Looking at your A-level options and not sure what to study? Read on to find out how a religious studies A-level can not only be an interesting subject, but can also give you a range of transferable skills and lead to a variety of careers!
'Religious studies can be a useful subject to study, as it will help you to see the world from different perspectives, and gain a deeper understanding of society as a whole.'
What is religious studies and why should I do it at A-level?
Religious studies, or RE as you might know it, is the study of different religions, cultures and beliefs. You will probably have studied this at school as a compulsory subject, but have you ever considered continuing religious studies at A-level?
Religious studies can be a useful subject to study, as it will help you to see the world from different perspectives, and gain a deeper understanding of society as a whole. This is because you will learn about different religions, and the belief systems behind religious viewpoints on things like life, death, marriage, and the afterlife. We live in a diverse society, so having a deeper understanding of these things is useful to better understand the influence that religion has on different cultures, decision making, and politics around the world. If you are planning on going to university after your A-levels, religious studies is also useful if you want to go on to study subjects like philosophy or theology.
What can I expect from an A-level religious studies course?
The main difference between studying religious studies at GCSE and A-level, is that you will take a closer look at other topics associated with religion, such as philosophy and ethics. You may also notice that you get a bit more of a say in terms of what you study, such as being given the chance to focus on particular areas that interest you. This could include getting the chance to choose what religion you want to focus on specifically.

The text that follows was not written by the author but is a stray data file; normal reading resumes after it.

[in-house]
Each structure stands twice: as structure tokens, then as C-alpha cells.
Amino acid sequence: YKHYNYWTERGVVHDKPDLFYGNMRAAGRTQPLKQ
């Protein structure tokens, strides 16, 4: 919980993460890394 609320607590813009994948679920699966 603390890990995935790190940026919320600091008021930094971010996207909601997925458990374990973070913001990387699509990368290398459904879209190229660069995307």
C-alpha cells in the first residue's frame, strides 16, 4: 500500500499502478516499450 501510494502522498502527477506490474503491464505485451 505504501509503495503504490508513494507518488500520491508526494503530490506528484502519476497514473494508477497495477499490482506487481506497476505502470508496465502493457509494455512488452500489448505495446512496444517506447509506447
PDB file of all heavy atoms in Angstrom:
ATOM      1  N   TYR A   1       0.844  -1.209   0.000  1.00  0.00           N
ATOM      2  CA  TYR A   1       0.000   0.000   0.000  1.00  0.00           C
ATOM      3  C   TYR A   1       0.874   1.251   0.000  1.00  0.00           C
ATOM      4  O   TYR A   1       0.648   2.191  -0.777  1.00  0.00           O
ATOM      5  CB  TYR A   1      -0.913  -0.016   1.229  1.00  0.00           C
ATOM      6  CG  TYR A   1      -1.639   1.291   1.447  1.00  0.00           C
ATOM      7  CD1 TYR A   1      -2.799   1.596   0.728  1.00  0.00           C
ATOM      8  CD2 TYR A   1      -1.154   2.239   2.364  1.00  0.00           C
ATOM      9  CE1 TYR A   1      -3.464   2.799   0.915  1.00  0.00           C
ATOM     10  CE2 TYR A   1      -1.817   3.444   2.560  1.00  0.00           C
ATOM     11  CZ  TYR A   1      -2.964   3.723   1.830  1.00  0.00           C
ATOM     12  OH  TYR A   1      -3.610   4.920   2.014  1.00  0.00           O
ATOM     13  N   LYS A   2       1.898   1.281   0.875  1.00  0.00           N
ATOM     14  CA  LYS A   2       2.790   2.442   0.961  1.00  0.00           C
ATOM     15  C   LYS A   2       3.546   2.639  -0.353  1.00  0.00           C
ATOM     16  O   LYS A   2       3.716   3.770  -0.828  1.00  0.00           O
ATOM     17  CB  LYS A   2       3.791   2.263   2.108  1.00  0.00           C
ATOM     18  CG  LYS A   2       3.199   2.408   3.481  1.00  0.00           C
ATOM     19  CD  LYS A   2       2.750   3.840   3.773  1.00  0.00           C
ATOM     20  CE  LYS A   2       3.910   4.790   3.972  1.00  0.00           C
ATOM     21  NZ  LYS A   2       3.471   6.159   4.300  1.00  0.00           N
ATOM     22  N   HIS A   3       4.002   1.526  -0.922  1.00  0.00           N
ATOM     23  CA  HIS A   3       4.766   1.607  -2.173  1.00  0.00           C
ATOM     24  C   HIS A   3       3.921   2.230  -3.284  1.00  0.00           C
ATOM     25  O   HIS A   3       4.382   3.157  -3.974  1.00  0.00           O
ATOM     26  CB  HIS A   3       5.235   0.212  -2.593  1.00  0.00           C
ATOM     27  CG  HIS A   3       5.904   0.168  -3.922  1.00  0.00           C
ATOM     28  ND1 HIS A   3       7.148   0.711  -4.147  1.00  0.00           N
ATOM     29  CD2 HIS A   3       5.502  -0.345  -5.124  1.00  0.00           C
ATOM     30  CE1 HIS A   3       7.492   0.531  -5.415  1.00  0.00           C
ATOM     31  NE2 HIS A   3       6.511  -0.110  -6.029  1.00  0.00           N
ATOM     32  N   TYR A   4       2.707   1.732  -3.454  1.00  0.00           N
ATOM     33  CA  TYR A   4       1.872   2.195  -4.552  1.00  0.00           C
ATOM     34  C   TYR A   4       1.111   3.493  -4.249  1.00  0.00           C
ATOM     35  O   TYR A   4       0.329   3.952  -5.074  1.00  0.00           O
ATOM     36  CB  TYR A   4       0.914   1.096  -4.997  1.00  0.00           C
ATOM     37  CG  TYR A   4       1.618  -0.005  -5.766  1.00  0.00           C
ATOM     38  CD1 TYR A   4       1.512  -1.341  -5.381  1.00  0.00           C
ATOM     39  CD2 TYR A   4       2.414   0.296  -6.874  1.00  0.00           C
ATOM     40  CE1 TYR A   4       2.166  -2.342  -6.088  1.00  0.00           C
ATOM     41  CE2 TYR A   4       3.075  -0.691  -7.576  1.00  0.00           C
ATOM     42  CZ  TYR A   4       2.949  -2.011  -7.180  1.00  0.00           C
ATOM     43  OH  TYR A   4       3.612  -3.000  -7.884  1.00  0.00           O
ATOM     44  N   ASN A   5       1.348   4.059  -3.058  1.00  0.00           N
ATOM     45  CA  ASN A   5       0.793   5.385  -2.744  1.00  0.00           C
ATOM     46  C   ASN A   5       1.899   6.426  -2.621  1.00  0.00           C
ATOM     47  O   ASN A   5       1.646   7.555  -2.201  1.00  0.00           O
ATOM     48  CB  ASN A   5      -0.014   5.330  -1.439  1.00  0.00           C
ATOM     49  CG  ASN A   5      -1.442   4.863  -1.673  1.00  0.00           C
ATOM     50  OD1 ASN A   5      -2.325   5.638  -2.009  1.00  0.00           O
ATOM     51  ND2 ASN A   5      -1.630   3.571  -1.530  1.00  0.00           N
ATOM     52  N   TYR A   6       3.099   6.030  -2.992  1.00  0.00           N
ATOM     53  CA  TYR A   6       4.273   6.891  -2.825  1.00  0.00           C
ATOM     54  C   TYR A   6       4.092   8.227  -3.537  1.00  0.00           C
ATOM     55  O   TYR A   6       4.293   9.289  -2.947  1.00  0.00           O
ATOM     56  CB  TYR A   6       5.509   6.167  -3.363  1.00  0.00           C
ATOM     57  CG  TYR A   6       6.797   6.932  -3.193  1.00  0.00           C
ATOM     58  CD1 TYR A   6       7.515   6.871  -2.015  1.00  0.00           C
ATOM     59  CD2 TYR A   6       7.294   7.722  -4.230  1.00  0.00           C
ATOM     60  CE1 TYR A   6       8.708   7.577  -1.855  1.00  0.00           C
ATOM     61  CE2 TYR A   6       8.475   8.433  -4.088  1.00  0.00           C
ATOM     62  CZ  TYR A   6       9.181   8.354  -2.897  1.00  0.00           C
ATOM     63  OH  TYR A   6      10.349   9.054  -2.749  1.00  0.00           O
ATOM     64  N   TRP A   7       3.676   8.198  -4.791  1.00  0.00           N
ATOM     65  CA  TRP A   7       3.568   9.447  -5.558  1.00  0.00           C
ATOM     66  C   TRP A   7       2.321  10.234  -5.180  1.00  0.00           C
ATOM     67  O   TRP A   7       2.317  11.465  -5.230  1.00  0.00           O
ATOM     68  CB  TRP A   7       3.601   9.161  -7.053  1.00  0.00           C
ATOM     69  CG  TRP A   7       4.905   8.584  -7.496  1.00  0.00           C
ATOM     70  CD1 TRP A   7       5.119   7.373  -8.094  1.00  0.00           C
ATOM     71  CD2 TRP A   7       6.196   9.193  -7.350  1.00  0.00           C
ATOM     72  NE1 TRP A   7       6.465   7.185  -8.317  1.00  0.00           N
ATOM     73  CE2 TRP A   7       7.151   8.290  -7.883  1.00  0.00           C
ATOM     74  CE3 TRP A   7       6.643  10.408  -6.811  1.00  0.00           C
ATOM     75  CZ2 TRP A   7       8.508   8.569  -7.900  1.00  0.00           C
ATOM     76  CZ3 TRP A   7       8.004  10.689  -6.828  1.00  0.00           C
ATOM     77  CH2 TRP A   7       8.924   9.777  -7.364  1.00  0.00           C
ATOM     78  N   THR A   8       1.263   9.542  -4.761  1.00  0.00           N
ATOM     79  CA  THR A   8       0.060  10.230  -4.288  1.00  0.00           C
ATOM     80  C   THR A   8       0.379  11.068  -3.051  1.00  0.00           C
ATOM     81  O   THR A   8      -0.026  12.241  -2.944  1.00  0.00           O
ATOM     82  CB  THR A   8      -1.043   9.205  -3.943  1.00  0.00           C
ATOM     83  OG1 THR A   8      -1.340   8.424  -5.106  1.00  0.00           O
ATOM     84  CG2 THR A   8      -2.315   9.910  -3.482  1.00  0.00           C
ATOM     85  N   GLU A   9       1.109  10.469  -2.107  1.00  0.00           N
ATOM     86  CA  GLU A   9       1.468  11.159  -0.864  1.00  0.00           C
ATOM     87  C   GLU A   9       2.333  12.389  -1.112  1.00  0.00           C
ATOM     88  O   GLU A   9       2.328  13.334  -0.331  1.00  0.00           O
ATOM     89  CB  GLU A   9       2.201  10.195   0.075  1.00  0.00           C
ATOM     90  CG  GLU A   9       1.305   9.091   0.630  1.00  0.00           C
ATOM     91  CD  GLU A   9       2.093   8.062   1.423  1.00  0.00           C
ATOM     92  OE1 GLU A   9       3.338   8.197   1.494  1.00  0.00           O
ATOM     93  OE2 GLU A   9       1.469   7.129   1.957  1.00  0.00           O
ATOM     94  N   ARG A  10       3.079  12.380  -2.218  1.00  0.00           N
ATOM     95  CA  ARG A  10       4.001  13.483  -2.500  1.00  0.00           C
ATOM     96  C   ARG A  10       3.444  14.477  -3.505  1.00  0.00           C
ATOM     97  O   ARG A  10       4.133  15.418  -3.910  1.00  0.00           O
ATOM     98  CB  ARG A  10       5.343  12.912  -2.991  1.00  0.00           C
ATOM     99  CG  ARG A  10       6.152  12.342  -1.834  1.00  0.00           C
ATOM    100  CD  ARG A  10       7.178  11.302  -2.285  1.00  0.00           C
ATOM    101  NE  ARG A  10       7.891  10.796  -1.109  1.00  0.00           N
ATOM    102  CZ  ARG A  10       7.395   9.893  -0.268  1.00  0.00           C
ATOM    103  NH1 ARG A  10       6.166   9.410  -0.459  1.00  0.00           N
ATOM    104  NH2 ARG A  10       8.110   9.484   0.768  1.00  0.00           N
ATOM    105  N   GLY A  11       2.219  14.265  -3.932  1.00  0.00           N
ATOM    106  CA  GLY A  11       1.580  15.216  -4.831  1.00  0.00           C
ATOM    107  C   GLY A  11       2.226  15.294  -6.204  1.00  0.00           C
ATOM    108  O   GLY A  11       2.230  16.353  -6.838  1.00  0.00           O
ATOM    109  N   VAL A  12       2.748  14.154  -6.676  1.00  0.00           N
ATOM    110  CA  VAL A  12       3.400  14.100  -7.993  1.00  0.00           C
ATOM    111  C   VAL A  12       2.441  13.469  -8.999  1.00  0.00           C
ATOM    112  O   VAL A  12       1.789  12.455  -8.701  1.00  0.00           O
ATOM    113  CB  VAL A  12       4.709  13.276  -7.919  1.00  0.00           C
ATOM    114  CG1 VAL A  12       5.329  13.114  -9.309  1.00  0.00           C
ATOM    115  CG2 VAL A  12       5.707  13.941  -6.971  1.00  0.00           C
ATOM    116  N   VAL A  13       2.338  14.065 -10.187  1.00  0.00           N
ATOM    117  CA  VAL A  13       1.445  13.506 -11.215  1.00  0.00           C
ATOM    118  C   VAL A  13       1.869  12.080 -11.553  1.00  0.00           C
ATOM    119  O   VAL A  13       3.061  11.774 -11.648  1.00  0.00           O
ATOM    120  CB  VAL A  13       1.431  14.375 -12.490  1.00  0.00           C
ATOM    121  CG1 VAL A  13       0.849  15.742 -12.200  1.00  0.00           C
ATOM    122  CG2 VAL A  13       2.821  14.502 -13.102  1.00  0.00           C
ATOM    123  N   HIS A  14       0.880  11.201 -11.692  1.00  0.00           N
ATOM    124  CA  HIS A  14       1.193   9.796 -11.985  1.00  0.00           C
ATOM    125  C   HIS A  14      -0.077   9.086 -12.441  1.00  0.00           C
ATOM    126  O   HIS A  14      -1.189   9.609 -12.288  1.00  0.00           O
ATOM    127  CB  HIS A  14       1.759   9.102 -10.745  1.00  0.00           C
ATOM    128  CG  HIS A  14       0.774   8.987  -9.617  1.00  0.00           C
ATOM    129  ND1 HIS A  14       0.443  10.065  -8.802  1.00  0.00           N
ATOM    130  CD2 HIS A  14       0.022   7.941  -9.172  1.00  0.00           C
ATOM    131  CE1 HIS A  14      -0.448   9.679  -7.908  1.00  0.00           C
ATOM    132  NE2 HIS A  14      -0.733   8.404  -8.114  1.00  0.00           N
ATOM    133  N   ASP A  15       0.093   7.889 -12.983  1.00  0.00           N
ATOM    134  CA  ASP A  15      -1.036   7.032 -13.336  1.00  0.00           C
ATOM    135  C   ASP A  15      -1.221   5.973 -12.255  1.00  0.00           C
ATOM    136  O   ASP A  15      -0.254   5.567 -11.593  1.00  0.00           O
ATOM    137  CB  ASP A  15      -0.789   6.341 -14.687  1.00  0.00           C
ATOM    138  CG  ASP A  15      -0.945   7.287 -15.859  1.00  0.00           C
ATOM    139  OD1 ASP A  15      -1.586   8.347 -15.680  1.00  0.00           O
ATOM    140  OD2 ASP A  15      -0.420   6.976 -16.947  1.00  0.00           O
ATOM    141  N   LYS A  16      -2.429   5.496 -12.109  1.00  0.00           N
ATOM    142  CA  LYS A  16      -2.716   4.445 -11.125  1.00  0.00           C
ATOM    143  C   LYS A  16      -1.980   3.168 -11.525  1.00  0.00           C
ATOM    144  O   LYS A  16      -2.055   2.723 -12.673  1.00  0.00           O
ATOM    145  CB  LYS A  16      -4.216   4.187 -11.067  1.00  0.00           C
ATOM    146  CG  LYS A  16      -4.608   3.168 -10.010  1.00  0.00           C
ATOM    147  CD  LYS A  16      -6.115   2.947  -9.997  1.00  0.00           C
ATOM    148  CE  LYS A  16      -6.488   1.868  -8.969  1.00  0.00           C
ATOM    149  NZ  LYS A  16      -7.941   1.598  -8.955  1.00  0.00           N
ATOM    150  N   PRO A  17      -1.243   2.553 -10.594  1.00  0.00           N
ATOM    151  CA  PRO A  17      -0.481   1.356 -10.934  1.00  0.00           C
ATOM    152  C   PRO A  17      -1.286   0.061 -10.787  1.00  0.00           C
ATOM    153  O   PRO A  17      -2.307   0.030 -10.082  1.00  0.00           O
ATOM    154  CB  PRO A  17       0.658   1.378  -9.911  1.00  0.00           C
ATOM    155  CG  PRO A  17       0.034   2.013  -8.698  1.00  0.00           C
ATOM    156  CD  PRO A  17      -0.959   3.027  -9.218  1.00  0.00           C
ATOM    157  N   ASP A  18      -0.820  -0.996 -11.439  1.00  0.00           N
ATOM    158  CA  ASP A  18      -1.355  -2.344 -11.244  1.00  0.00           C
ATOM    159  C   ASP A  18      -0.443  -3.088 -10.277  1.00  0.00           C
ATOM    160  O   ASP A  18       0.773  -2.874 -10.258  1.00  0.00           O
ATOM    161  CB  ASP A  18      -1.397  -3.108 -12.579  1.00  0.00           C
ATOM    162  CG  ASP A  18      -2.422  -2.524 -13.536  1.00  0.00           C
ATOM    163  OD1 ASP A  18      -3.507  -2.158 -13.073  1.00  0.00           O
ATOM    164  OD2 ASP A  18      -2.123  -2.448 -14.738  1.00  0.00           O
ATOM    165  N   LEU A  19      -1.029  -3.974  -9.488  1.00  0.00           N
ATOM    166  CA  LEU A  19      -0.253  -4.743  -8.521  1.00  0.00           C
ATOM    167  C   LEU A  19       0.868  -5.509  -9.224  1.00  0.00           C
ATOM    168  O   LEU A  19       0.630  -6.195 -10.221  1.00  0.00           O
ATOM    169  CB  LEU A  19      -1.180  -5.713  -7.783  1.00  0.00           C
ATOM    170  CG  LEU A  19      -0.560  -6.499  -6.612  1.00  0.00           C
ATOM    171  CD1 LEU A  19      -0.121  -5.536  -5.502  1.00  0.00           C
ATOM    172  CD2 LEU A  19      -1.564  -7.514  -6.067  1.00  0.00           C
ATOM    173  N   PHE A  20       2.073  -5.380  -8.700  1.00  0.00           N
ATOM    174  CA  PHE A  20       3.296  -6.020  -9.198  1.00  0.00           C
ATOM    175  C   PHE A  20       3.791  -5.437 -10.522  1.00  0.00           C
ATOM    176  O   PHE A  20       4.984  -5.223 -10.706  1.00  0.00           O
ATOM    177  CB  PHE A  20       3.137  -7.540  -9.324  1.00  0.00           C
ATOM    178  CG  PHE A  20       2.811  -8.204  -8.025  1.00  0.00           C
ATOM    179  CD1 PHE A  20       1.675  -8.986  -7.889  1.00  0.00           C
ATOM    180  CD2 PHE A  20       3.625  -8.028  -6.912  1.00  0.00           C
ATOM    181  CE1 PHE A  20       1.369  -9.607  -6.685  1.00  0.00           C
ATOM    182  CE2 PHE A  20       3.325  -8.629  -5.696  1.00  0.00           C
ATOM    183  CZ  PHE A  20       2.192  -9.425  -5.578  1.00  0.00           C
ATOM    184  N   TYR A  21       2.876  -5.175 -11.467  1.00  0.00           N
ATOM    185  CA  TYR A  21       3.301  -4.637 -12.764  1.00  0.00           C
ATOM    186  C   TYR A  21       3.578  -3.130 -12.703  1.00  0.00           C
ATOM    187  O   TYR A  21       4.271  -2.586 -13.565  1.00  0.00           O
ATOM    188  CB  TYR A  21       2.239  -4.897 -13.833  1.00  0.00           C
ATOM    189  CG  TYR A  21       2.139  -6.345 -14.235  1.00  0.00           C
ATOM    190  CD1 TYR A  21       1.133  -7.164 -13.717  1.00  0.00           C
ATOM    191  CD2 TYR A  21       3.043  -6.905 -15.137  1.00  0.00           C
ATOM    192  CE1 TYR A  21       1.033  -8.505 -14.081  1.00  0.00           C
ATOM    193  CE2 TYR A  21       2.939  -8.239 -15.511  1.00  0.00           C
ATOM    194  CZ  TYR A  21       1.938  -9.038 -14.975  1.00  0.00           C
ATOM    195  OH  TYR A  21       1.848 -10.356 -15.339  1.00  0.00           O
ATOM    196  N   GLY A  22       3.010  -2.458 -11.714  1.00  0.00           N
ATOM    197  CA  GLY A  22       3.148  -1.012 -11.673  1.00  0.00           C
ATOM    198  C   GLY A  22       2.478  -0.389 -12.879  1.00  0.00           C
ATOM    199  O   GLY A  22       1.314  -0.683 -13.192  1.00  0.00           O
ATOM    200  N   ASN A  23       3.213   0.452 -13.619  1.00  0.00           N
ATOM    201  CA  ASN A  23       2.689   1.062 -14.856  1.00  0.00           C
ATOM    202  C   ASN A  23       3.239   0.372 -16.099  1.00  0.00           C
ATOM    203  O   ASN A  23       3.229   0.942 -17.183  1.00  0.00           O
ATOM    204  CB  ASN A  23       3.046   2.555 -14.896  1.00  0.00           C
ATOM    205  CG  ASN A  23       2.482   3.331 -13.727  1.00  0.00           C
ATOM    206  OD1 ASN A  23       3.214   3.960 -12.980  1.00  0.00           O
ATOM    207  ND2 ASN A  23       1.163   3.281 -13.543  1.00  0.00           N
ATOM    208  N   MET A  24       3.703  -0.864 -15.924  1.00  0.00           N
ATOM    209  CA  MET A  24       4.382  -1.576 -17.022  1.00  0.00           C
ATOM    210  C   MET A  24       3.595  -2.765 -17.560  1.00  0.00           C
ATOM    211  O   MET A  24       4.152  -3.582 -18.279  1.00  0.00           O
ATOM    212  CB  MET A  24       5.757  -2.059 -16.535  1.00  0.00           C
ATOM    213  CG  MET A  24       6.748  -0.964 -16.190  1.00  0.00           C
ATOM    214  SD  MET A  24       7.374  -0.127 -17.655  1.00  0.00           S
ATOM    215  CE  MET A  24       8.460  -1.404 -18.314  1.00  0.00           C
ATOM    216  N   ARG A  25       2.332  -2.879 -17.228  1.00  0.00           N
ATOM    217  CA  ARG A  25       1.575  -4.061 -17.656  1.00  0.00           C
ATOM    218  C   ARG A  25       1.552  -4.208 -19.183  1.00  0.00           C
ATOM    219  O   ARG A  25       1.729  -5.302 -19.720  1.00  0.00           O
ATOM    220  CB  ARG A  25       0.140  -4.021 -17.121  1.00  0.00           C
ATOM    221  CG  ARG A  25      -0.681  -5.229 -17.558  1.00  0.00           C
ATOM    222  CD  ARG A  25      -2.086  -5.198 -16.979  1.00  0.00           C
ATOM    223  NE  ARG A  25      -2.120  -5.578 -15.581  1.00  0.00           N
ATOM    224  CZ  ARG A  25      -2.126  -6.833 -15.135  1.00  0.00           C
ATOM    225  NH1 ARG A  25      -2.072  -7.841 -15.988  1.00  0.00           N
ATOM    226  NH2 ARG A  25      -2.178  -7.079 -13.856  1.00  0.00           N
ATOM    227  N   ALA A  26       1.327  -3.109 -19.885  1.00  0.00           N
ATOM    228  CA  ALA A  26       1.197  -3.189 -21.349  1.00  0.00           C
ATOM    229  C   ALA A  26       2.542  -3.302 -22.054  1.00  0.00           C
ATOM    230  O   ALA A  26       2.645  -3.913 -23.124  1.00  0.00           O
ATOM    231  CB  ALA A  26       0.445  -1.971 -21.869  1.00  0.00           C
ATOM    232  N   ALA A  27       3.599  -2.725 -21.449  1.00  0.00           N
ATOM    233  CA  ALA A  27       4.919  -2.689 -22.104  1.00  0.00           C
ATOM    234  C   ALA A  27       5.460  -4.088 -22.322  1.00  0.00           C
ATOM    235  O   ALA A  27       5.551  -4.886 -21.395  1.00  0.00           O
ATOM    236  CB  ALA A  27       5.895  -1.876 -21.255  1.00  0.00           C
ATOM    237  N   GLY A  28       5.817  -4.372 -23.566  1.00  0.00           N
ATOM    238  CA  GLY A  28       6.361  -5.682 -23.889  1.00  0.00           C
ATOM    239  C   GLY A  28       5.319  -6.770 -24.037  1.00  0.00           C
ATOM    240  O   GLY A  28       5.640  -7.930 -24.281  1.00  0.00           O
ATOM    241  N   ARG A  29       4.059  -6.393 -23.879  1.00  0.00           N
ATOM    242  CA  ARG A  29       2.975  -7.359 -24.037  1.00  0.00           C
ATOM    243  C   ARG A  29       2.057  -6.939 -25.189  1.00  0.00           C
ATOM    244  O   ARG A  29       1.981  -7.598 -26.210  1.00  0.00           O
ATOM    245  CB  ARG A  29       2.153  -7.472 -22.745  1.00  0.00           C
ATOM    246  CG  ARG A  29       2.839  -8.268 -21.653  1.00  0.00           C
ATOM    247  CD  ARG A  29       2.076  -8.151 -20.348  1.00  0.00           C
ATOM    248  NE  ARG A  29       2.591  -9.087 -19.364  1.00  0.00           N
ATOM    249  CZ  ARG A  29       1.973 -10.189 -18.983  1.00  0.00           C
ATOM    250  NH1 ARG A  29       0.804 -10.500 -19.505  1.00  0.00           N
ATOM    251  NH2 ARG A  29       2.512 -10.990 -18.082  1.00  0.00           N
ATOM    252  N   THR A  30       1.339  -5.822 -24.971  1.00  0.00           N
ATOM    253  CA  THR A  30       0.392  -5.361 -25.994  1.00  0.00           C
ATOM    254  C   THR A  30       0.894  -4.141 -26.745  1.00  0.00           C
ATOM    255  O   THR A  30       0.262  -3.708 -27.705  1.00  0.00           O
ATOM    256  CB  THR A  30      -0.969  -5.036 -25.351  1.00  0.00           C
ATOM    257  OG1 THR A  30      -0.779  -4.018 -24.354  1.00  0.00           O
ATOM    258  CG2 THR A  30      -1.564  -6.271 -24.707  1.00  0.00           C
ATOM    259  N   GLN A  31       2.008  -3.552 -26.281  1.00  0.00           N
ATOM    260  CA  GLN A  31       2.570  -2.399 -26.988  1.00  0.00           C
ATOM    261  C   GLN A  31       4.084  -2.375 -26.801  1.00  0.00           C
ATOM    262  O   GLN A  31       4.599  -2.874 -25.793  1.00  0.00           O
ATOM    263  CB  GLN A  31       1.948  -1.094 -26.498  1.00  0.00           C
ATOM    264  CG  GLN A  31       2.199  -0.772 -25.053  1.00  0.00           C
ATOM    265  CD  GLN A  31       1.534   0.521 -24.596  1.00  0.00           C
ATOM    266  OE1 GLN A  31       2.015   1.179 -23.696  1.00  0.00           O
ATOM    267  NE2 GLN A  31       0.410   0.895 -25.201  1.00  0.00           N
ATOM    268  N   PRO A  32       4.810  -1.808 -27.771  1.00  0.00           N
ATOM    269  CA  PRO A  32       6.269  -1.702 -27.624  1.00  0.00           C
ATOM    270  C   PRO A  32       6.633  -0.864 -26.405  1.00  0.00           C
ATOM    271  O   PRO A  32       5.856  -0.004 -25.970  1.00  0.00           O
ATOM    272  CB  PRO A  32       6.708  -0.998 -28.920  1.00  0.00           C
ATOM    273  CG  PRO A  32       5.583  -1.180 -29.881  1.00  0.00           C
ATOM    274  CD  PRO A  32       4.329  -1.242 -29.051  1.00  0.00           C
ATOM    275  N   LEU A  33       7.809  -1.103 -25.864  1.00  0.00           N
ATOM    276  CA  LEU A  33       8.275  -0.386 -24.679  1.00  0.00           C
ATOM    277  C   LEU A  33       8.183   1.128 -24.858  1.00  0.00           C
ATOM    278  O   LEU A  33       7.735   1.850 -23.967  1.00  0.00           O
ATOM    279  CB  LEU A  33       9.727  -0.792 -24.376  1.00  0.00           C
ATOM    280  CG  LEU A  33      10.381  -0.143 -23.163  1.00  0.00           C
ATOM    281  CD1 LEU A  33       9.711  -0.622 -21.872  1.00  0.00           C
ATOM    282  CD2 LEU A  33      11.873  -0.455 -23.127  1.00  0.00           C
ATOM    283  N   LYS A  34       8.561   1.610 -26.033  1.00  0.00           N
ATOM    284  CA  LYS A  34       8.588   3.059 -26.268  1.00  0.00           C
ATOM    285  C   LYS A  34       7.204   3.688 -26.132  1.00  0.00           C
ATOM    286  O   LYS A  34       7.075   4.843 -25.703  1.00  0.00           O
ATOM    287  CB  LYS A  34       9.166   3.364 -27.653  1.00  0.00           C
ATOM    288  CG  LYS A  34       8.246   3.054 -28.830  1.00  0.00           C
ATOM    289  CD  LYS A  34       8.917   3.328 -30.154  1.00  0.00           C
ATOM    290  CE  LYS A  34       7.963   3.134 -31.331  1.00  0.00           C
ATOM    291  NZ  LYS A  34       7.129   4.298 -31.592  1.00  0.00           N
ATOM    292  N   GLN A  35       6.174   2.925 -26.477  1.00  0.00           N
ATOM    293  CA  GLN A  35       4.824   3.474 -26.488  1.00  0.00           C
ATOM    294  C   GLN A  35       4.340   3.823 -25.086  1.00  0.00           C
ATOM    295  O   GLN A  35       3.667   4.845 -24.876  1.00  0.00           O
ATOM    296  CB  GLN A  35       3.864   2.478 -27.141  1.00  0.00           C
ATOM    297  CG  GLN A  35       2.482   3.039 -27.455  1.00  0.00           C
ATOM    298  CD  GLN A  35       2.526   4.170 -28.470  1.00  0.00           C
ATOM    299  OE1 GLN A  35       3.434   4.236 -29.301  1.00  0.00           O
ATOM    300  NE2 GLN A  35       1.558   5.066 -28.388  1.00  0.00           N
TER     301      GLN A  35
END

We’re going to be honest with you though - If you decide to take a religious studies A-level, you can expect to write a lot of essays. This goes for your final exams too, as religious studies papers typically require extended essay type answers. So, this is probably not the course for you if you don’t like writing! Alongside the writing though, you can also expect to be having lots of thought-provoking discussions and debates in class
In terms of entry requirements, while a GCSE in RE is desirable, it is not usually essential (although this may vary from college to college). A strong grade in a subject like English can be useful, but the most important thing is that you have an interest in the subject itself!
What skills will I gain?
A religious studies A-level can provide you with lots of transferable skills including:
- Communication and literacy skills - As studying religious studies at A-level involves essay writing and debate, you will learn how to communicate your thoughts clearly, and create structured arguments.
- Analytical and critical thinking skills - You will gain excellent analytical and critical thinking skills from looking closely at different religions. Both of these are key skills that employers look for.
- Interpersonal skills - As studying religious studies will enable you to gain a deeper understanding of society, this will help you to better understand, and relate to people from different walks of life.
What jobs can religious studies lead to?
Religious studies can be a useful subject for a wide range of jobs, especially those that require you to work with the public, or involve helping people. Some of these include:
- Advice worker
- Police officer
- Youth worker
- Charity worker
- Community development worker
- International aid/development worker
Want to find out more about A-levels and what you can do with them? Check out this useful guide for all you need to know.